Hydrocephalus — Basic Concepts and General Pathology

  • Reinhard L. Friede

Abstract

The term hydrocephalus, in its broadest sense, means an increased amount of fluid in the CSF spaces, particularly in the cerebral ventricles, as opposed to local accumulations of fluid in subdural hygromas, arachnoid cysts, or within tissue defects. Enlarged cerebral ventricles may result from their distension by increased pressure, or from atrophy caused by the loss of cells. It is customary to distinguish “increased pressure hydrocephalus” from “hydrocephalus e vacuo”. It needs to be emphasized from the start that these two mechanisms of ventricular dilation are not mutually exclusive and that they may combine and interact. For example, long-standing distension of the cerebral ventricles because of increased pressure eventually causes tissue damage and hemispheric atrophy. Conversely, massive destruction of the hemispheres, such as in hydranencephaly (cf. Chap. 3), may become superimposed with secondary impairment of CSF circulation, causing pressure hydrocephalus.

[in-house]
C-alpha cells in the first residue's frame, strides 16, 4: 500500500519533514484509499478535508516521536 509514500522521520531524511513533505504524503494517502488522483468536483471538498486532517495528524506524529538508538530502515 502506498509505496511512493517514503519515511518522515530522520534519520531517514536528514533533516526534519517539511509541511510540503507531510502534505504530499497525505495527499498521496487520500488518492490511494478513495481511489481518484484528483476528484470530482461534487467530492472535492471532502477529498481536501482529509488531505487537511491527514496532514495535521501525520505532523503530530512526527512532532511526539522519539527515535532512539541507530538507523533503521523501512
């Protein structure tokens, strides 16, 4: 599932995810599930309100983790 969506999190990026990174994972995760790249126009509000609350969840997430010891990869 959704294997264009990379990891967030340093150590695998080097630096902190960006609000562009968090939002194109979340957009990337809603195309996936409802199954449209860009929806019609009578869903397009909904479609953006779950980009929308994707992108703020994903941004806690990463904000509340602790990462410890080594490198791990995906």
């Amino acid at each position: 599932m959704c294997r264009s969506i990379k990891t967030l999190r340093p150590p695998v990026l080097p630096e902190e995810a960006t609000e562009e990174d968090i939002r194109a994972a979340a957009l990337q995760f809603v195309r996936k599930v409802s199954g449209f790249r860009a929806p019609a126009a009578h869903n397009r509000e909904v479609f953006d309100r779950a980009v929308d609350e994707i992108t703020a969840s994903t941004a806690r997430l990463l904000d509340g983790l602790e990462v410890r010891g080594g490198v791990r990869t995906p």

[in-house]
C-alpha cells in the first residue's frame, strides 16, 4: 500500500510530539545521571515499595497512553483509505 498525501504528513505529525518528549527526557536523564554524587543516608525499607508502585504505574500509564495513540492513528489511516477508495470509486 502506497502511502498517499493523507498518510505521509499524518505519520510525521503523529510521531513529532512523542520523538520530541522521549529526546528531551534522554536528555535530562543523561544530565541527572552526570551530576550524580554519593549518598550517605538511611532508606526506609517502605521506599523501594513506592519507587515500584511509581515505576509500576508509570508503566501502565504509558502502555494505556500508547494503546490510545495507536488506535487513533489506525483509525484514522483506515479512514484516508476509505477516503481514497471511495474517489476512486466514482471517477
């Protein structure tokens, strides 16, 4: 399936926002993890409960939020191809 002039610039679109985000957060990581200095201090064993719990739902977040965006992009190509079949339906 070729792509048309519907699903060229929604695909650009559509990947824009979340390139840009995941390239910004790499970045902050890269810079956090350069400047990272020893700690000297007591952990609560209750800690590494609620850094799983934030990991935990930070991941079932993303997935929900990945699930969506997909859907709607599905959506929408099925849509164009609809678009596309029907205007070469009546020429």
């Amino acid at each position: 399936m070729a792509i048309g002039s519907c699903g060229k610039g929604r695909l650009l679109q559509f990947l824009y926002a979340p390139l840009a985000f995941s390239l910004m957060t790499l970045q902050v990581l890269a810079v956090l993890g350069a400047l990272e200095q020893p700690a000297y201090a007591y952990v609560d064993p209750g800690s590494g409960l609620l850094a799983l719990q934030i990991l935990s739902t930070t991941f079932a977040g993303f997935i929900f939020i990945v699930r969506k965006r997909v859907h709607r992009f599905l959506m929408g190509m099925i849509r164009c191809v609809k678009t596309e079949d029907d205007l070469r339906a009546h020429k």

Keywords

Ischemia Albumin Neurol Cavitation Convolution 

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Copyright information

© Springer-Verlag Berlin Heidelberg 1989

Authors and Affiliations

  • Reinhard L. Friede
    • 1
  1. 1.Zentrum Neurologische Medizin, Abteilung NeuropathologieGeorg-August-Universität GöttingenGöttingenGermany

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